“Lauryn’s name came up and I had recently had a conversation with her agent, who had mentioned to me that she had some music to share and that she might be interested in doing something for the right project,” Lehman said. “So when Melina mentioned her name, I told her that could be a possibility.”

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Lauryn Hill

After a productive conversation with Hill’s agent about what was at the heart of Queen & Slim, Hill sent a few music demos to Lehman, who then chose what would become “Guarding the Gates” to pass on to Matsoukas.

“They tried it in a couple of scenes and we experimented with it in a few different places in the movie, and Melina felt good about it and we just kind of lived with it for a little bit,” Lehman said.

The filmmakers eventually moved the demo to the end credits of the movie, after the final scene. After a few successful test screenings, they decided that’s where they were going to keep it. “As it lived in the movie, everybody got more attached and fell in love with it,” Lehman said.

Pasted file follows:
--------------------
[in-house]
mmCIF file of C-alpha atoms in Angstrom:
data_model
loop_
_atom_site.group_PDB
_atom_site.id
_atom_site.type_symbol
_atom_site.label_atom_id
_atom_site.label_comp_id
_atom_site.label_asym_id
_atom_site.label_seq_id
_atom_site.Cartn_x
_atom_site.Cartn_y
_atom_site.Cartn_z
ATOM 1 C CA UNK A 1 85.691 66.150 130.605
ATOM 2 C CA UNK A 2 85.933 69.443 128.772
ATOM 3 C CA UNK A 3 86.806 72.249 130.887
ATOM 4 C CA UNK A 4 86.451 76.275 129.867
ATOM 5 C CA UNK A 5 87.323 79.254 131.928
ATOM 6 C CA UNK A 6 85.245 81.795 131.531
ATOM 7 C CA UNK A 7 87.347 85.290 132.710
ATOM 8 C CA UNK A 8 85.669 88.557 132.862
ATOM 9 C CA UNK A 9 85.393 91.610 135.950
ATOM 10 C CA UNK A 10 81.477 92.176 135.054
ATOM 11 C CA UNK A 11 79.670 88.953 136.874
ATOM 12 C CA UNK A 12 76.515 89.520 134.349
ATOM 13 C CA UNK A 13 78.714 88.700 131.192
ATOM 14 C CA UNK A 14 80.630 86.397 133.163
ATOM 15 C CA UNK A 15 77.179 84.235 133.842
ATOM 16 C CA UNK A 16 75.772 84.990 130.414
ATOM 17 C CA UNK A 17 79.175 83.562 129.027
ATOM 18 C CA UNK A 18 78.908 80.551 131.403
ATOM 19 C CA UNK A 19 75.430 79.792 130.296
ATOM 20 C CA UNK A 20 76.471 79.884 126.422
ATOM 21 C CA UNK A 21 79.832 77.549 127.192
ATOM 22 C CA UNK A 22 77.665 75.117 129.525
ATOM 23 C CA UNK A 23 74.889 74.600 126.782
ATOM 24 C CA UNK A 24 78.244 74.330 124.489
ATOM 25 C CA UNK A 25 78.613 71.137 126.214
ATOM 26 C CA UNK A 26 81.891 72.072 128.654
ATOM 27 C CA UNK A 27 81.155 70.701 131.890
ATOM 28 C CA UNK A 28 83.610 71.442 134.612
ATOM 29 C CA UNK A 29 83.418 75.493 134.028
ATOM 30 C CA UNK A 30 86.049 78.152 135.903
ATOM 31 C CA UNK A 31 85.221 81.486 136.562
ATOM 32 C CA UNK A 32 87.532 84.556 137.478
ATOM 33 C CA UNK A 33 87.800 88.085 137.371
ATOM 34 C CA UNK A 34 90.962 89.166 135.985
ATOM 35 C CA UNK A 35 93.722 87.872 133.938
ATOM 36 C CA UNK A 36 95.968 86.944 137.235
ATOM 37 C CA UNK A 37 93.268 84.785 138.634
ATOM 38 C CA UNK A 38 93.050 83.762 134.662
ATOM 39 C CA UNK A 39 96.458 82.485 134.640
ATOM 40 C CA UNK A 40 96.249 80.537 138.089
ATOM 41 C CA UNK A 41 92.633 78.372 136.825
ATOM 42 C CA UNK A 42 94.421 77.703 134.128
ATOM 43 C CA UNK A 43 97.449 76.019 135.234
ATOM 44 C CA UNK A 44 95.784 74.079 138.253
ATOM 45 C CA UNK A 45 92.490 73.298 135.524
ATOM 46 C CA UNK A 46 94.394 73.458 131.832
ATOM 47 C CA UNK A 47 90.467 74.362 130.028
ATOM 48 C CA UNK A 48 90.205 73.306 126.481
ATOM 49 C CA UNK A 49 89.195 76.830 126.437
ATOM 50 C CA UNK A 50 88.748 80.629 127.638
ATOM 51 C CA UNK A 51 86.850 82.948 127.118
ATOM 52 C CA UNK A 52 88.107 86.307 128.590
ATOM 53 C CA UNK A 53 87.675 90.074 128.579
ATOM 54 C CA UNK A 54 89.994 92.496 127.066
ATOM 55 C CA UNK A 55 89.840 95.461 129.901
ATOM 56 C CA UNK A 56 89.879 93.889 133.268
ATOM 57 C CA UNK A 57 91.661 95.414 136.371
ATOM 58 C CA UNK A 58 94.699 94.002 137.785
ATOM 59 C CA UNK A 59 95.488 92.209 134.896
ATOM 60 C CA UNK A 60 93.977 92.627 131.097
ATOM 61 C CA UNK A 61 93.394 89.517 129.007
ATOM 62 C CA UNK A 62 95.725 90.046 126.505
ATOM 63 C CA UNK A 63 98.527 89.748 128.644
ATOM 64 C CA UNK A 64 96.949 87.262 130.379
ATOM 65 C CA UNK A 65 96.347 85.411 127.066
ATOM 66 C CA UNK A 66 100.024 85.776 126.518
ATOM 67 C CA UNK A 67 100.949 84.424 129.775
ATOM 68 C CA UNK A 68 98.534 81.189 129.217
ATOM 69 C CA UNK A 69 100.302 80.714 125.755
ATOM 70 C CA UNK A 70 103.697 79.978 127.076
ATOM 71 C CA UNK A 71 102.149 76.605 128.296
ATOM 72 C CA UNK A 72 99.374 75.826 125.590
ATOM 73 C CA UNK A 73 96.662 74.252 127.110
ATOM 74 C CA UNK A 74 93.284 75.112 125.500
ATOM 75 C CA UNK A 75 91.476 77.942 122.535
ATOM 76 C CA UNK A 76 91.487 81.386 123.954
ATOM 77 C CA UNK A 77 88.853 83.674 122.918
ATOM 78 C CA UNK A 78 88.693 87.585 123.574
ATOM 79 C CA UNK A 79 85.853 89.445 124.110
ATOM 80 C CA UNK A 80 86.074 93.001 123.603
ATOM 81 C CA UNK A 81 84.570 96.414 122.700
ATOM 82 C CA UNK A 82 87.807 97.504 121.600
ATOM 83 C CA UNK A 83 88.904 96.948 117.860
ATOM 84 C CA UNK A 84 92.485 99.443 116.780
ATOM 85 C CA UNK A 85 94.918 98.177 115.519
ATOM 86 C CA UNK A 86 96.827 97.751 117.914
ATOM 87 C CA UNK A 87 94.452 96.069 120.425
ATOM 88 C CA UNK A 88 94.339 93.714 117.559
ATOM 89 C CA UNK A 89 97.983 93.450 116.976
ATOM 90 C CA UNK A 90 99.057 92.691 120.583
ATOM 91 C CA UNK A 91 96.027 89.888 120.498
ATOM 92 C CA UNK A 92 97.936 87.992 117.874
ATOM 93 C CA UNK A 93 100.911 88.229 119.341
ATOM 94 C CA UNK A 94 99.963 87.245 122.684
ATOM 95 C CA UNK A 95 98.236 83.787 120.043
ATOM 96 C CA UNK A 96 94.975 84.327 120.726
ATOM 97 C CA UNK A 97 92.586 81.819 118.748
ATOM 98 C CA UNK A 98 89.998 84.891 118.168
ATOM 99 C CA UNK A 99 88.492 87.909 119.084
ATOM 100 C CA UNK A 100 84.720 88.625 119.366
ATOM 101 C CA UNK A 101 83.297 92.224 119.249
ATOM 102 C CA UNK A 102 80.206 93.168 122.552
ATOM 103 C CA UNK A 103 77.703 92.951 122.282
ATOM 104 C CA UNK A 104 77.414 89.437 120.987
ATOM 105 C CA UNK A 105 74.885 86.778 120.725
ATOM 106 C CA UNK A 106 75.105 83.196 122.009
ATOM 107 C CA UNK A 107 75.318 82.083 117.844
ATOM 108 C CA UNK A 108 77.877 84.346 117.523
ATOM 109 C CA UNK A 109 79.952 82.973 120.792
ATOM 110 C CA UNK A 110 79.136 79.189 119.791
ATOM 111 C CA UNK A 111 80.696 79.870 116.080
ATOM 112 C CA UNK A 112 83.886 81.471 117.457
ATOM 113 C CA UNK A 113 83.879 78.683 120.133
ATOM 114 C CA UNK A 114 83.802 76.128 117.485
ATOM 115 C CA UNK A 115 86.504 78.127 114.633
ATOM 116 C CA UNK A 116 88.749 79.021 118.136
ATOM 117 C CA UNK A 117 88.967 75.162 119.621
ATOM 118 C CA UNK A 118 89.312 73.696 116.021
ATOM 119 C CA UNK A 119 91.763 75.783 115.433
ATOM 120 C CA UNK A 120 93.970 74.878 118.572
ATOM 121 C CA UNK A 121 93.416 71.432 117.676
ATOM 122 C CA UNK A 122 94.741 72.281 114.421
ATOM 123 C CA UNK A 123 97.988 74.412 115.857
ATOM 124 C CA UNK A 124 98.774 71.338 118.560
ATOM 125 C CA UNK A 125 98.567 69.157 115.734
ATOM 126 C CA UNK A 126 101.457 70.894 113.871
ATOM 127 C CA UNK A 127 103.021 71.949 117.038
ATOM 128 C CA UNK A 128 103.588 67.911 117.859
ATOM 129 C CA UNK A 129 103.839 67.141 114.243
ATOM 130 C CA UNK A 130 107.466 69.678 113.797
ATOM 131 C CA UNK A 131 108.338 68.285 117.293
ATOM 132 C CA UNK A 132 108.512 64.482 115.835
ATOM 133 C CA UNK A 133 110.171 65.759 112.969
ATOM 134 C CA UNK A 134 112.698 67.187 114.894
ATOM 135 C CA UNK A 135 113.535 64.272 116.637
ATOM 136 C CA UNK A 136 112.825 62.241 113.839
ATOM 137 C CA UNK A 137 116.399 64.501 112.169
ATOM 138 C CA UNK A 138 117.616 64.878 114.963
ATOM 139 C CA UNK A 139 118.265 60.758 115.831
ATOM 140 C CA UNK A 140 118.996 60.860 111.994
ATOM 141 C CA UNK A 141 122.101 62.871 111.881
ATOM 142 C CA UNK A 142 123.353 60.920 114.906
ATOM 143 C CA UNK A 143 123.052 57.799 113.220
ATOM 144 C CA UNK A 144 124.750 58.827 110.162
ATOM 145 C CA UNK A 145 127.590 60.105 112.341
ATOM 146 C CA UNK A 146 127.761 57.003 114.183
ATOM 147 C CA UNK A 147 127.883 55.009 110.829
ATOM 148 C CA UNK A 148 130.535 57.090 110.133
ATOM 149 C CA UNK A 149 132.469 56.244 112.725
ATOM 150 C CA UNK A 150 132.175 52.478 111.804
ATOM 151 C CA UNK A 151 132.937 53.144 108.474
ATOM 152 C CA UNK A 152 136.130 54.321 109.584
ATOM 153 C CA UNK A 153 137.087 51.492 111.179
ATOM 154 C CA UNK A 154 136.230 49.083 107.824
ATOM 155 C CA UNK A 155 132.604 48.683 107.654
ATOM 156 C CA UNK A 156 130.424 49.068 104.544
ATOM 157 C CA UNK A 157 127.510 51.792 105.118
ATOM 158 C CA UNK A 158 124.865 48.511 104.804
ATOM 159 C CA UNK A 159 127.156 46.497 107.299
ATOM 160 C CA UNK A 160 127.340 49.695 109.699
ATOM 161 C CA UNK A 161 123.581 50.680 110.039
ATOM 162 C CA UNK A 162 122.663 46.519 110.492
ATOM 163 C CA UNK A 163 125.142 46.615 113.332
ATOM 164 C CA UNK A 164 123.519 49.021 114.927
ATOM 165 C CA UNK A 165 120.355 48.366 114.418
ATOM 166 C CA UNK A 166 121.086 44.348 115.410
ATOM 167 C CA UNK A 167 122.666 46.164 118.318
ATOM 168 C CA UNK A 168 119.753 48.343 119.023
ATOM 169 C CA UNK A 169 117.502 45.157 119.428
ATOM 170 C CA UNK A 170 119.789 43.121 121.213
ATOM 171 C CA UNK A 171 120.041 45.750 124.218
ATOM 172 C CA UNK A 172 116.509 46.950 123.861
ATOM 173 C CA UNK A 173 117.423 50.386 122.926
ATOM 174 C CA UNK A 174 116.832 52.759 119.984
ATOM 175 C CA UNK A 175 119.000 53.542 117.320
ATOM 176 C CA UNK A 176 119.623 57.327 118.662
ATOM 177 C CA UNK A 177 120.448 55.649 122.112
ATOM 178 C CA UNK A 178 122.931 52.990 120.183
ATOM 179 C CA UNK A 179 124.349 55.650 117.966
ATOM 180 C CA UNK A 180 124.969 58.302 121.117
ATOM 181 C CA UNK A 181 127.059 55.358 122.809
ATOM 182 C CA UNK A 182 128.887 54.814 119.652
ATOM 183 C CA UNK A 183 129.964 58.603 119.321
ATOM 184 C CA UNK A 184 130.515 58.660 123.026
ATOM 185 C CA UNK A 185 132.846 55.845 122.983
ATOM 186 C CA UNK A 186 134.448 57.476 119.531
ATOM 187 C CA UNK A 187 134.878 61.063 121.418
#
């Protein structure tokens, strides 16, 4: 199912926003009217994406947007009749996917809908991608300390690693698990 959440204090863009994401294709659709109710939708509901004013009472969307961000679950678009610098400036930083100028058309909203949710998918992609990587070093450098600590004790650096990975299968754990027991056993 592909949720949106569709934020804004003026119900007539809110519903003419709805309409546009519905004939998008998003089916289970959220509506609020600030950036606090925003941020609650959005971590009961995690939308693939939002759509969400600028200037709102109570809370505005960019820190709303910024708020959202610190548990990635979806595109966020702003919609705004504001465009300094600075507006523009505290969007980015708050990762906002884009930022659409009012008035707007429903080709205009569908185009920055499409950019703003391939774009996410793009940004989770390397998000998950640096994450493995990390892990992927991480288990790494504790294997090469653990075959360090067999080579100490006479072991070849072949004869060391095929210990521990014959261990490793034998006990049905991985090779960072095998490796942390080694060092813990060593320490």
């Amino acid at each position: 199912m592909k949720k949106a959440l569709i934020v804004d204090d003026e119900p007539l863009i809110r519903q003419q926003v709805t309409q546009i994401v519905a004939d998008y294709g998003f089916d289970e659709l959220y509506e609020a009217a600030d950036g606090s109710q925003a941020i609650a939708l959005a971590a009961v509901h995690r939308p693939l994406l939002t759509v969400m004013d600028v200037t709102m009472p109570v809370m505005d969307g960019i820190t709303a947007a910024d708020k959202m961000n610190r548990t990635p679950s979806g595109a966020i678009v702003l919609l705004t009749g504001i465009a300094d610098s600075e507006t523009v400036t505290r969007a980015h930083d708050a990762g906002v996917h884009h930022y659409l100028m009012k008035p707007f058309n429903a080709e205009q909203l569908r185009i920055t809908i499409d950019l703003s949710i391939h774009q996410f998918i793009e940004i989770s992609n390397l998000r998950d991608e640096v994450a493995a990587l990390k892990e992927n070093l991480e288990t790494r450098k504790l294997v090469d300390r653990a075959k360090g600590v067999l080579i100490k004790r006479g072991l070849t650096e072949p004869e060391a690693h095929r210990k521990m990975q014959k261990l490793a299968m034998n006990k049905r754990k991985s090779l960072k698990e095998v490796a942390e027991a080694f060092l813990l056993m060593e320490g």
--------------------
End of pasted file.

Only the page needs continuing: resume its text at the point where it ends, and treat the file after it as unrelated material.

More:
When Lehman went back to Hill and said they officially wanted to use the song in the film, she agreed to include the song but wanted to rerecord the 10-year-old demo and update it to the studio version it is now.”

“We were a little bit nervous about that because we loved it the way that it was, and we weren’t sure if it would change and if it would still fit and have the right tone,” he said. “But of course, the only way we were going to get it is if she redid it.”

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Music supervisor Kier Lehman